Reconstructing signaling pathways using regular language constrained paths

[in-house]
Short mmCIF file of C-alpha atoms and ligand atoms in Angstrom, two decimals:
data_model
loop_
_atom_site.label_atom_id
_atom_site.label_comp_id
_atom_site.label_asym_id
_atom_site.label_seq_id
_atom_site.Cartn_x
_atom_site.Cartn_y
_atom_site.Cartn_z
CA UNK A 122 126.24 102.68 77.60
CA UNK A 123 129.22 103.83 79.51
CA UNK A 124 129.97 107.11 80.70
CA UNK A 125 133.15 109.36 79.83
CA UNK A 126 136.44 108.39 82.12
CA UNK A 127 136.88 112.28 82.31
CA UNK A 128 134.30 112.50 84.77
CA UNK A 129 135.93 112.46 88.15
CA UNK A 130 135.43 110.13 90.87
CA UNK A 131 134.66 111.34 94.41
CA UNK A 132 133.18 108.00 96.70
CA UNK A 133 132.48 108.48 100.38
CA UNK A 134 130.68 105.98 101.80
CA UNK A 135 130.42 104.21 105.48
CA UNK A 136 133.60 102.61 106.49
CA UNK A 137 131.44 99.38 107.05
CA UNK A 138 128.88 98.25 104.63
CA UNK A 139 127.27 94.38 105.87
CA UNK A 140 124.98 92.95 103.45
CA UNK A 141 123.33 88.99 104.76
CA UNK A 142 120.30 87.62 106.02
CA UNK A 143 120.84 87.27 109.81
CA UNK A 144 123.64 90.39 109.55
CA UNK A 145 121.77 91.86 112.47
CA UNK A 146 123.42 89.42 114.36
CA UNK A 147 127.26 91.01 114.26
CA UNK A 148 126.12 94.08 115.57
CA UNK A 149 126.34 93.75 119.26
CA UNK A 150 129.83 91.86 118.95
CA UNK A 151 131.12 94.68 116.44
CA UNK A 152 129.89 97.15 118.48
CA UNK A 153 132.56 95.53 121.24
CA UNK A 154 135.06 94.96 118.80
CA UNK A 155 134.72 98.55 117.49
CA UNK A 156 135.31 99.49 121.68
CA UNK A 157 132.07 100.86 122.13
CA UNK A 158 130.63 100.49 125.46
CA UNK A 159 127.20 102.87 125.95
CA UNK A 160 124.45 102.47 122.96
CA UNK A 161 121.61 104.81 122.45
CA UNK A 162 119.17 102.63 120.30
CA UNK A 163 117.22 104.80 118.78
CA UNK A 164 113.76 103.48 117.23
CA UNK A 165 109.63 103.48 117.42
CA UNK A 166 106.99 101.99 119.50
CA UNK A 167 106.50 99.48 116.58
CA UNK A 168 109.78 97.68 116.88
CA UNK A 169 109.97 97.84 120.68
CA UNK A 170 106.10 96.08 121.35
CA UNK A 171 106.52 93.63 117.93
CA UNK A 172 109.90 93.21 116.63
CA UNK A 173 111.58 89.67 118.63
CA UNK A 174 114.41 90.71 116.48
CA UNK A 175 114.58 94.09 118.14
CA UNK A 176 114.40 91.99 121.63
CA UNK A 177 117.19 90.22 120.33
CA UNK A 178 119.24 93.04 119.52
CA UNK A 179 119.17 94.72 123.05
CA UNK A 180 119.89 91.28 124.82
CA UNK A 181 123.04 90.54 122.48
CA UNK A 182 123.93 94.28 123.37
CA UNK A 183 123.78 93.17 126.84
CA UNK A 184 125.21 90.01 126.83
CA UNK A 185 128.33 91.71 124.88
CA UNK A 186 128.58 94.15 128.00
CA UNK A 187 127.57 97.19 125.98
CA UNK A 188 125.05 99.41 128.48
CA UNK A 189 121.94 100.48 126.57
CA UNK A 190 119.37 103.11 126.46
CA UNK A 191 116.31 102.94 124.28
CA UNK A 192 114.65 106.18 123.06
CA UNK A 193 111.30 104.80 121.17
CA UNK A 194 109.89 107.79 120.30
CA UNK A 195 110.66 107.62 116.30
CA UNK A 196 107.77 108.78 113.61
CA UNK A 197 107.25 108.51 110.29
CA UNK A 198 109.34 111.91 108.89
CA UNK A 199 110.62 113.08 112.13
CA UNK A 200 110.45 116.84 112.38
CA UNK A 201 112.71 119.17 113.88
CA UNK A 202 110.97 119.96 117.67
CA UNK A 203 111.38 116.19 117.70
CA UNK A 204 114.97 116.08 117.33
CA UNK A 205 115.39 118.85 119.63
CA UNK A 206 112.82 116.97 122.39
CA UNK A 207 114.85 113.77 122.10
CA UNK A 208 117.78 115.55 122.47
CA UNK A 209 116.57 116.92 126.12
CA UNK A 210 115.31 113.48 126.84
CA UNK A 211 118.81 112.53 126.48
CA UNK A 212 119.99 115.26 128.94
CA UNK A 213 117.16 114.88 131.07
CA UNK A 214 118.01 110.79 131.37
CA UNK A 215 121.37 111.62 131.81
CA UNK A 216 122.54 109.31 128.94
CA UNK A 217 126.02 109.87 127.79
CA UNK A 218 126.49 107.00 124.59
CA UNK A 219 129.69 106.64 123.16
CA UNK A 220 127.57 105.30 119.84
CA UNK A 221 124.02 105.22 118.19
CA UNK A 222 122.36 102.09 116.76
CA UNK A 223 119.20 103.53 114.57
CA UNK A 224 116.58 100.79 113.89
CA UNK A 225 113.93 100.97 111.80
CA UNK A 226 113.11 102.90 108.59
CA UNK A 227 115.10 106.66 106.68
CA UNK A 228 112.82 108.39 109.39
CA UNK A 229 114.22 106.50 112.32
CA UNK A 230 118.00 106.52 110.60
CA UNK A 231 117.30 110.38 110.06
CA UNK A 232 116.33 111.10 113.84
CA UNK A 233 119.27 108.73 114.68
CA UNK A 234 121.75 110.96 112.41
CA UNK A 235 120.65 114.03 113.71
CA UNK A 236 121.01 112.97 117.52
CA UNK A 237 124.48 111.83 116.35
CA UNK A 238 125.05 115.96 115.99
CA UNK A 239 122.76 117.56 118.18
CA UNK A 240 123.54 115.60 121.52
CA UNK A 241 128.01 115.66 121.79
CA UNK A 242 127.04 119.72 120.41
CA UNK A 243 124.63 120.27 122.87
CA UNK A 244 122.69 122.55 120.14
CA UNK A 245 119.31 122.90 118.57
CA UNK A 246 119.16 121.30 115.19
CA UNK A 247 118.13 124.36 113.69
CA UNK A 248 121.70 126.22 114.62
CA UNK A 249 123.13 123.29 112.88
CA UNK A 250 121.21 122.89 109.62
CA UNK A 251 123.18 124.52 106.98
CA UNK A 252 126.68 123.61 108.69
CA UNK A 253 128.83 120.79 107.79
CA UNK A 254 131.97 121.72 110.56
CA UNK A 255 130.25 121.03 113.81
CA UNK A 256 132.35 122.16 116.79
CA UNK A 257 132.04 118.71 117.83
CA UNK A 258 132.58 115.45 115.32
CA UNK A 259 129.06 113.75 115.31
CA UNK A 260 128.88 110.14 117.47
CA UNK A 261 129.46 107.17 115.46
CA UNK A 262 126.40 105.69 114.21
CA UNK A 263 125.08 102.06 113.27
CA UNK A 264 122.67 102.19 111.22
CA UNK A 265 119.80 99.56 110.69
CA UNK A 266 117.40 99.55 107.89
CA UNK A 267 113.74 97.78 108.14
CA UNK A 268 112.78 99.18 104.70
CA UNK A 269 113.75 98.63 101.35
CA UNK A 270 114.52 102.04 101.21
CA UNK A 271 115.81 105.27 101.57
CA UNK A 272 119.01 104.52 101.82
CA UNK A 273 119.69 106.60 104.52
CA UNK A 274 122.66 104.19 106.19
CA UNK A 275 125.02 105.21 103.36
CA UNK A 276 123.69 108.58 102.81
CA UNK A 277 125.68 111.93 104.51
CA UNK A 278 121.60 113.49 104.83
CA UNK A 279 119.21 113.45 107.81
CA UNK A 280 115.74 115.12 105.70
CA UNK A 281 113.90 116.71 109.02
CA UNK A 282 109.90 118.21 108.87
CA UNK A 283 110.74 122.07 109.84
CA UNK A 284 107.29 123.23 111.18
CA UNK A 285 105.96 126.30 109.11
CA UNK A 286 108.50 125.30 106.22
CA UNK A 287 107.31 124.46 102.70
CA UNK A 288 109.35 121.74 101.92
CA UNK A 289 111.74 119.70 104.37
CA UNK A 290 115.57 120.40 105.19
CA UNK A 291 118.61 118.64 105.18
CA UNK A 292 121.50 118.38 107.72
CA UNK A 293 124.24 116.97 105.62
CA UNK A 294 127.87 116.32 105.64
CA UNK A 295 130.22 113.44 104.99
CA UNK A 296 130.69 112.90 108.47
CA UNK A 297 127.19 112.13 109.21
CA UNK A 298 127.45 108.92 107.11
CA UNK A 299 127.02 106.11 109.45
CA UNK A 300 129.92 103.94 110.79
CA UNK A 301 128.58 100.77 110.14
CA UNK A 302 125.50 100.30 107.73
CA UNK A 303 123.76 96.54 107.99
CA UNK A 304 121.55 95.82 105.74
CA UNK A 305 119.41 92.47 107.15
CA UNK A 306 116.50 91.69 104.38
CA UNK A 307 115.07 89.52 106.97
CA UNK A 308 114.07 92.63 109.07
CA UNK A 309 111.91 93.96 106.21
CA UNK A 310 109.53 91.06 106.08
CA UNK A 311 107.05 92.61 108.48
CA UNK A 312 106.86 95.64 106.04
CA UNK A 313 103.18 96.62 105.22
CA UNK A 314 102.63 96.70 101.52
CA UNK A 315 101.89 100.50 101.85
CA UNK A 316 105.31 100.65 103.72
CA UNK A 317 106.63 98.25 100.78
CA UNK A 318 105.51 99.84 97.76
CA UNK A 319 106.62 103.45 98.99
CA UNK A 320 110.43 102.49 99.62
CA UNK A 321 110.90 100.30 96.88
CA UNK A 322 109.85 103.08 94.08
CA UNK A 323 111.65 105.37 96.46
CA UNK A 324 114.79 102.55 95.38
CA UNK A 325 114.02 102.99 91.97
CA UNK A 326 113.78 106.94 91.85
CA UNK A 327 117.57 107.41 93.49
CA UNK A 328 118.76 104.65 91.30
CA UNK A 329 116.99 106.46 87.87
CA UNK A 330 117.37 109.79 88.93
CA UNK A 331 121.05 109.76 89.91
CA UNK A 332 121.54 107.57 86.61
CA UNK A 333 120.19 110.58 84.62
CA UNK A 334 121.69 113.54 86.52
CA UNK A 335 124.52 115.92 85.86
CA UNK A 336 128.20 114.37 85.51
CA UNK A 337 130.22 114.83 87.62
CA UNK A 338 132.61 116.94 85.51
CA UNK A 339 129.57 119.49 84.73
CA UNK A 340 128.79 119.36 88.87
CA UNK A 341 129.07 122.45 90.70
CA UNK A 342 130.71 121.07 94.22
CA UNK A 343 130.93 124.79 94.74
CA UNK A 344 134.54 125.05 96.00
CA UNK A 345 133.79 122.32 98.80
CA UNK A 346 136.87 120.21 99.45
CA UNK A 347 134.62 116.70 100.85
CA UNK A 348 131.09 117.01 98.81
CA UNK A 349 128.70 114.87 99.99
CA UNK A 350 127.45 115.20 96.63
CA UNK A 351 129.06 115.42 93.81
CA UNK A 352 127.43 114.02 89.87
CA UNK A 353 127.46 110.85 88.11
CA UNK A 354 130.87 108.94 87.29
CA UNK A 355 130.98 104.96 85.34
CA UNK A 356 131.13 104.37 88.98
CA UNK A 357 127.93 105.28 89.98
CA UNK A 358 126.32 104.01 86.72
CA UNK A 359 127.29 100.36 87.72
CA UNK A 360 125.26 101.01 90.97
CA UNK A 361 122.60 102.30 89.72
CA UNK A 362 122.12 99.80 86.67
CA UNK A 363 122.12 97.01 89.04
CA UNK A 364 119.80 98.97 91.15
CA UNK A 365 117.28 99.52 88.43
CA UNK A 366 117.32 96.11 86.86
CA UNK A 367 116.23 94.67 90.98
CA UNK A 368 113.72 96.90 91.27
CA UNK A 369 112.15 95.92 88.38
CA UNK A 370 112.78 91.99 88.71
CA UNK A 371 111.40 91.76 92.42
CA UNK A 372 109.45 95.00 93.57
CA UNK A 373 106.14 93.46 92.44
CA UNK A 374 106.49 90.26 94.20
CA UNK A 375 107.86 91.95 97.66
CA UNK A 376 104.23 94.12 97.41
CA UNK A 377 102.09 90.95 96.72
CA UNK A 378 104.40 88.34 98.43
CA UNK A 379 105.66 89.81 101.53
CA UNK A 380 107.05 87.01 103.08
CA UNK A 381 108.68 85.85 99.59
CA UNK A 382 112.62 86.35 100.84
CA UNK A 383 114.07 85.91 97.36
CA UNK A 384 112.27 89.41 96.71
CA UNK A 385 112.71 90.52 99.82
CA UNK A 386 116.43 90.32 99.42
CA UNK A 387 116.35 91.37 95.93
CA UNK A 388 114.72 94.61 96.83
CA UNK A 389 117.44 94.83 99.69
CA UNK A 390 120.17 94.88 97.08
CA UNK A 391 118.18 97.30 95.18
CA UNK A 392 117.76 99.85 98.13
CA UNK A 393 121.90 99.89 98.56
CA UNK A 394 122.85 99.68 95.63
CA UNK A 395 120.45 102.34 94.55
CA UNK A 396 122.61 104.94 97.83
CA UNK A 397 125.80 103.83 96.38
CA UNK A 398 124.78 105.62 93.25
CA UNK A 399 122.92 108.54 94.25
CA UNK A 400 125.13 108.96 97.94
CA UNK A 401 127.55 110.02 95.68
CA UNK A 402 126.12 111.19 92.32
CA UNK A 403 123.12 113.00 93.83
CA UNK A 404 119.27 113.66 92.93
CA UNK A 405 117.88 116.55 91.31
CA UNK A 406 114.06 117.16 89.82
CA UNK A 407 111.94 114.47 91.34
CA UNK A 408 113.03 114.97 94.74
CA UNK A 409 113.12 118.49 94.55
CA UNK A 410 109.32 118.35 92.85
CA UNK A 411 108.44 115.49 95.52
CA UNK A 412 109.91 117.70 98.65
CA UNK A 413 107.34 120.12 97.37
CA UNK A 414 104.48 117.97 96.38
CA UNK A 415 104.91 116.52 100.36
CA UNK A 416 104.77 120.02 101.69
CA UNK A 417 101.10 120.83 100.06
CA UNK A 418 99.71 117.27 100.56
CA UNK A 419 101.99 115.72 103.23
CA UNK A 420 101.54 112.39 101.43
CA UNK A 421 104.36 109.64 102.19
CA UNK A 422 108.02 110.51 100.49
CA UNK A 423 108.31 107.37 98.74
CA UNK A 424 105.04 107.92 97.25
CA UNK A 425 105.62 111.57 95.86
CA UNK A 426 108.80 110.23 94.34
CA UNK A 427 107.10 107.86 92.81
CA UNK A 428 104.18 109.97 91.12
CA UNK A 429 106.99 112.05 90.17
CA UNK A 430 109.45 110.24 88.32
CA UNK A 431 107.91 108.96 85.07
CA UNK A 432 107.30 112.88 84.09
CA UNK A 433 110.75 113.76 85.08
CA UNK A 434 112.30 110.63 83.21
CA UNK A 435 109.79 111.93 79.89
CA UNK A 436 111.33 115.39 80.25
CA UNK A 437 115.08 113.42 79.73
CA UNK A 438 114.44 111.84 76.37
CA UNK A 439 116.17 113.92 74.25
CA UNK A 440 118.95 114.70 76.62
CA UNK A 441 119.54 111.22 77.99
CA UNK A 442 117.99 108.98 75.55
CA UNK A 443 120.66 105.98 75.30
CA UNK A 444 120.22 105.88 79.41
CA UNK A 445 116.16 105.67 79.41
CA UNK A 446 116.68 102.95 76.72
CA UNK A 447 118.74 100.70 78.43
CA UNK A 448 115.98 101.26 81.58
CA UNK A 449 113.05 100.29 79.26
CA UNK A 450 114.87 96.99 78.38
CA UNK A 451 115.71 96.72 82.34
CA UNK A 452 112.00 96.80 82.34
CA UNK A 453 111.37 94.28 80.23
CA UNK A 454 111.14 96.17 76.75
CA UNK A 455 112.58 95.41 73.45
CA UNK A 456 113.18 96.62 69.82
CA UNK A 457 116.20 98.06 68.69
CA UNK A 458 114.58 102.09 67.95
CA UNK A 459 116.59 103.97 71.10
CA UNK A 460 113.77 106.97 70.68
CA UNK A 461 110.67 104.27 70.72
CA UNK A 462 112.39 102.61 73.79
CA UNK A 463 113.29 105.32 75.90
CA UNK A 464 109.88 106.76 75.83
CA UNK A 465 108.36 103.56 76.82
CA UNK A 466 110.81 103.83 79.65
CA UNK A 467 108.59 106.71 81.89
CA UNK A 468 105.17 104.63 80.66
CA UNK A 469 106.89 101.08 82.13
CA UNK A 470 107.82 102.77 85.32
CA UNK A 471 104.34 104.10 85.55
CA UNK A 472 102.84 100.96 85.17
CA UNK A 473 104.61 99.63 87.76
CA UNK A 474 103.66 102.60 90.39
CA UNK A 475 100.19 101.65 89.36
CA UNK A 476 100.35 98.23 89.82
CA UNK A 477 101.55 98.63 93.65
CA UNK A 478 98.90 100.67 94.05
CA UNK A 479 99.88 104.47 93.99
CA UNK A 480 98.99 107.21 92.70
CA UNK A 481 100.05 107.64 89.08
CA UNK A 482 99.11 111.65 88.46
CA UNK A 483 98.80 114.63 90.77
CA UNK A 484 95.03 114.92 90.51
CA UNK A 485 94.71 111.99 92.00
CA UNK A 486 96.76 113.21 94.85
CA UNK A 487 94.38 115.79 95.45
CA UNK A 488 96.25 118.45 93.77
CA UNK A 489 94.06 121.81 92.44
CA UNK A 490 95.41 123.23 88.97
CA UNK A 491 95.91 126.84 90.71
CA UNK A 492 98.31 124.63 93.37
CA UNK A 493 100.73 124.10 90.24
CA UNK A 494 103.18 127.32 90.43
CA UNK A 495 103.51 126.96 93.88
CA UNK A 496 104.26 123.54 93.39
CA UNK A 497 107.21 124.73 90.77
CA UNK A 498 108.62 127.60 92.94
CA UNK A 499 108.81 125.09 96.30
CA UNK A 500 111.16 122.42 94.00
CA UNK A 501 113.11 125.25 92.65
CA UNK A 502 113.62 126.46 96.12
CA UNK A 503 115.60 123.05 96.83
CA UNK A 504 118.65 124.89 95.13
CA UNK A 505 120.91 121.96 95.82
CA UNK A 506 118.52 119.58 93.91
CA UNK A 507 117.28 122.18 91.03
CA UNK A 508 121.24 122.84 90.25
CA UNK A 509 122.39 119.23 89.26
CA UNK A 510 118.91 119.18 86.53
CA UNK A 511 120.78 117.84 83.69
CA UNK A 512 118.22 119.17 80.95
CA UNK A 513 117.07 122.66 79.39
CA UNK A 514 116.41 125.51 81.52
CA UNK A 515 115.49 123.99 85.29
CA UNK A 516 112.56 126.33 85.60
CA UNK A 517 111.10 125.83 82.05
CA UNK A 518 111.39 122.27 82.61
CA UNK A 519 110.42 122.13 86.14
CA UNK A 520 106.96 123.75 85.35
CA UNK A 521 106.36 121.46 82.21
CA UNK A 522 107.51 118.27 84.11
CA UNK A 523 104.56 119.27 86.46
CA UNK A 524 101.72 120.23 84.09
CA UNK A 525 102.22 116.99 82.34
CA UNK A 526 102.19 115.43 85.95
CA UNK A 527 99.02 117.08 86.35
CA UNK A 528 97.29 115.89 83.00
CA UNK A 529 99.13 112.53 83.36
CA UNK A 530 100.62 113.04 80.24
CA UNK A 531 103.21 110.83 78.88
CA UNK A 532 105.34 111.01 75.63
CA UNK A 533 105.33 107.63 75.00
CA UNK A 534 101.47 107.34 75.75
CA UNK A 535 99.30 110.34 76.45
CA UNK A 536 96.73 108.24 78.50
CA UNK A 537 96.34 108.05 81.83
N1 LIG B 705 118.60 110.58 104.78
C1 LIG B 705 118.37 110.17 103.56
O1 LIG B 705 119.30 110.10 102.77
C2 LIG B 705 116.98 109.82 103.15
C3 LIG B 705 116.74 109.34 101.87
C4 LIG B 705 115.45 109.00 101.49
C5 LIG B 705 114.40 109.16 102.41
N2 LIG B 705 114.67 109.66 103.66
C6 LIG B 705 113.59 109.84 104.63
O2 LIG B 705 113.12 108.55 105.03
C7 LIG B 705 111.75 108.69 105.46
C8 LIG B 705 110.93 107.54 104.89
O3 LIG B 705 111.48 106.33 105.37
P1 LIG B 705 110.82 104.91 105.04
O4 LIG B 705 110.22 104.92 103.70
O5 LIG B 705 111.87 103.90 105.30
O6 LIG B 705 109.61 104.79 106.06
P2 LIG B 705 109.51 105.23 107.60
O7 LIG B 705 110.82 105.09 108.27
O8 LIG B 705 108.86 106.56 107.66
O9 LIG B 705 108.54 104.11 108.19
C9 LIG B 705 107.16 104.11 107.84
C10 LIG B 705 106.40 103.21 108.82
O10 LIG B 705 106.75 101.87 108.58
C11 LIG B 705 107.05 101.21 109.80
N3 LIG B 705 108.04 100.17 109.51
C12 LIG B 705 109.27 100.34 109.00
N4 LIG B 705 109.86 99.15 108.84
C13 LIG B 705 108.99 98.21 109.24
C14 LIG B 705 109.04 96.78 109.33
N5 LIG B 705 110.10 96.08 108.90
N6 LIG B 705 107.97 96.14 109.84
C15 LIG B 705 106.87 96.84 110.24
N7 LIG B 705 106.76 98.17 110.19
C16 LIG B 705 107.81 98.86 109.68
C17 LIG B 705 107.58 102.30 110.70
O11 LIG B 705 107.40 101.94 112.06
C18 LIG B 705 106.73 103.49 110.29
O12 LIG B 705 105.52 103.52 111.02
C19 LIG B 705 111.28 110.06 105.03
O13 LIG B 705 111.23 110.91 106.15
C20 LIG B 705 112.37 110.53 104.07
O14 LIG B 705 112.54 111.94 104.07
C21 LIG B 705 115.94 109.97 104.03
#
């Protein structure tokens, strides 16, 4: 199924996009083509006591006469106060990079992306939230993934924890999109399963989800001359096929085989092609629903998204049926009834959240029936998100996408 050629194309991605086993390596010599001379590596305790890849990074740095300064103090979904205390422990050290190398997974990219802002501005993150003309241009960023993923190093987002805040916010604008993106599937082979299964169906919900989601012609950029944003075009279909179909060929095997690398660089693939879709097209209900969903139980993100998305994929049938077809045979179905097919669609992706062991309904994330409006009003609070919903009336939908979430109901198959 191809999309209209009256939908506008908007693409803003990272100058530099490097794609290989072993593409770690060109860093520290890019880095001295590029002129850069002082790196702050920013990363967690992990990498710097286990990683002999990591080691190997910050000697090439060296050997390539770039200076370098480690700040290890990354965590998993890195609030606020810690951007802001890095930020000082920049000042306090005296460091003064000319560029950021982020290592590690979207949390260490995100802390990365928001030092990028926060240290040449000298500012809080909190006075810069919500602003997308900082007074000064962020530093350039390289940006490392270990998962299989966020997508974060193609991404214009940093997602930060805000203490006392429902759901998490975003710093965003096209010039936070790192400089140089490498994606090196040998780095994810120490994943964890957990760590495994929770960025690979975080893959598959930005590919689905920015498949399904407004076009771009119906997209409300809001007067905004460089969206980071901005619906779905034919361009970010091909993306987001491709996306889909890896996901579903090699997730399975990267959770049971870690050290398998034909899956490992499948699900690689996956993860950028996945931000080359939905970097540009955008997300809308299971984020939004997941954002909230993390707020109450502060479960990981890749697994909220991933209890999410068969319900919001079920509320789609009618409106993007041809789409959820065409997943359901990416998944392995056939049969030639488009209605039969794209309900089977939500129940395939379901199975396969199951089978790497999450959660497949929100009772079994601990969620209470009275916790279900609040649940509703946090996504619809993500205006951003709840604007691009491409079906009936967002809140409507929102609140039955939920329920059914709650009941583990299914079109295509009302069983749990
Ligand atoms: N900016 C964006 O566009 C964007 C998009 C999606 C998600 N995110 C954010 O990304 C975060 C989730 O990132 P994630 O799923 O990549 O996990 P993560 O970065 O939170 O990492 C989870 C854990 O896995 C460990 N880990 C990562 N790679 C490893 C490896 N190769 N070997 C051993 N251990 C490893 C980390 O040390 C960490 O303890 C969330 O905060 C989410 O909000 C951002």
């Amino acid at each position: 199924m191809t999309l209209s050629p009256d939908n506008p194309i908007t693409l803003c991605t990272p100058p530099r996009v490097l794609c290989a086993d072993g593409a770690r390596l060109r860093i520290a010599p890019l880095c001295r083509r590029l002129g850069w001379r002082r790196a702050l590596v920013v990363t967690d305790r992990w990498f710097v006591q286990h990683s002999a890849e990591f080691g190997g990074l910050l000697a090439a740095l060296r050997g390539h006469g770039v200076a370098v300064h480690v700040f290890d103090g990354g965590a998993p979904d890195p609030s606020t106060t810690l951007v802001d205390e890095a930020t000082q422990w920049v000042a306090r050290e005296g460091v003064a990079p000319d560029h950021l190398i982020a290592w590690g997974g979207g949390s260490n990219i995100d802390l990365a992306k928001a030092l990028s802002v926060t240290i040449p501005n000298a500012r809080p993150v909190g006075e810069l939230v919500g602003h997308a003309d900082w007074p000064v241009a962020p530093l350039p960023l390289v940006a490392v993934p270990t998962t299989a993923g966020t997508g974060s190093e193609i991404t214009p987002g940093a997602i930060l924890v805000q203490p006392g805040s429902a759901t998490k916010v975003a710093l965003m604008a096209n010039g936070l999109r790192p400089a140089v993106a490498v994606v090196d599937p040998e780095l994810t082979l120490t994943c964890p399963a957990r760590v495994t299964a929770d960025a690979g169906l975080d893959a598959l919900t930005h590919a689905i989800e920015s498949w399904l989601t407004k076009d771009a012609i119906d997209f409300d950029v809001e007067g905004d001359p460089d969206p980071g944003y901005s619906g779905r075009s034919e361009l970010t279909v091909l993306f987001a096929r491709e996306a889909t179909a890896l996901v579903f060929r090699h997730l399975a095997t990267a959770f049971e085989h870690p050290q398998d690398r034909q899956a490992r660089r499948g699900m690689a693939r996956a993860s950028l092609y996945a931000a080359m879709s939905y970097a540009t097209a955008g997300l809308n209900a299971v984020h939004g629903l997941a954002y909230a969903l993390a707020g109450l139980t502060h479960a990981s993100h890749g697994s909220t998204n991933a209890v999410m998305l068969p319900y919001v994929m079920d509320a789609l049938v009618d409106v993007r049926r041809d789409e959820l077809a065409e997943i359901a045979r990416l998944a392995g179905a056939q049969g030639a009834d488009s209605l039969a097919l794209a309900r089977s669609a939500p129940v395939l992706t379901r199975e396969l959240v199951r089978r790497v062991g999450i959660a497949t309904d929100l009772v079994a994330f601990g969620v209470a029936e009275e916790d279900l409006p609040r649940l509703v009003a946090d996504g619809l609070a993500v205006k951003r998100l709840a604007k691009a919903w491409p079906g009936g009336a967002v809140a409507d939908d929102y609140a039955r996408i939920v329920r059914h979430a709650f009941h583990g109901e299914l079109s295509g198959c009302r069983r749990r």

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Motivation High-quality curation of the proteins and interactions in signaling pathways is slow and painstaking. As a result, many experimentally detected interactions are not annotated to any pathways. A natural question that arises is whether or not it is possible to automatically leverage existing pathway annotations to identify new interactions for inclusion in a given pathway. Results We present RegLinker, an algorithm that achieves this purpose by computing multiple short paths from pathway receptors to transcription factors within a background interaction network. The key idea underlying RegLinker is the use of regular language constraints to control the number of non-pathway interactions that are present in the computed paths. We systematically evaluate RegLinker and five alternative approaches against a comprehensive set of 15 signaling pathways and demonstrate that RegLinker recovers withheld pathway proteins and interactions with the best precision and recall. We used RegLinker to propose new extensions to the pathways. We discuss the literature that supports the inclusion of these proteins in the pathways. These results show the broad potential of automated analysis to attenuate difficulties of traditional manual inquiry. Availability and implementation Supplementary information Supplementary data are available at Bioinformatics online.